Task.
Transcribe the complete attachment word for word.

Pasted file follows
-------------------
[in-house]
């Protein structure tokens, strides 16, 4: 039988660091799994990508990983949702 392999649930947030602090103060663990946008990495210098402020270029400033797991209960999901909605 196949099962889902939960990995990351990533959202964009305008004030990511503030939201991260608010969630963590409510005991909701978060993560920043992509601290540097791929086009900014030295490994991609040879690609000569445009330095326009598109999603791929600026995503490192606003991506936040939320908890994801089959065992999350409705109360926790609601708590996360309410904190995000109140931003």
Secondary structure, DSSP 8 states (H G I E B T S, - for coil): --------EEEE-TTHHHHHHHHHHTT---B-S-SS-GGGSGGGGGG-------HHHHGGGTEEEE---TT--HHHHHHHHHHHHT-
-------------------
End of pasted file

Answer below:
[in-house]
């Protein structure tokens, strides 16, 4: 039988660091799994990508990983949702 392999649930947030602090103060663990946008990495210098402020270029400033797991209960999901909605 196949099962889902939960990995990351990533959202964009305008004030990511503030939201991260608010969630963590409510005991909701978060993560920043992509601290540097791929086009900014030295490994991609040879690609000569445009330095326009598109999603791929600026995503490192606003991506936040939320908890994801089959065992999350409705109360926790609601708590996360309410904190995000109140931003």
Secondary structure, DSSP 8 states (H G I E B T S, - for coil): --------EEEE-TTHHHHHHHHHHTT---B-S-SS-GGGSGGGGGG-------HHHHGGGTEEEE---TT--HHHHHHHHHHHHT-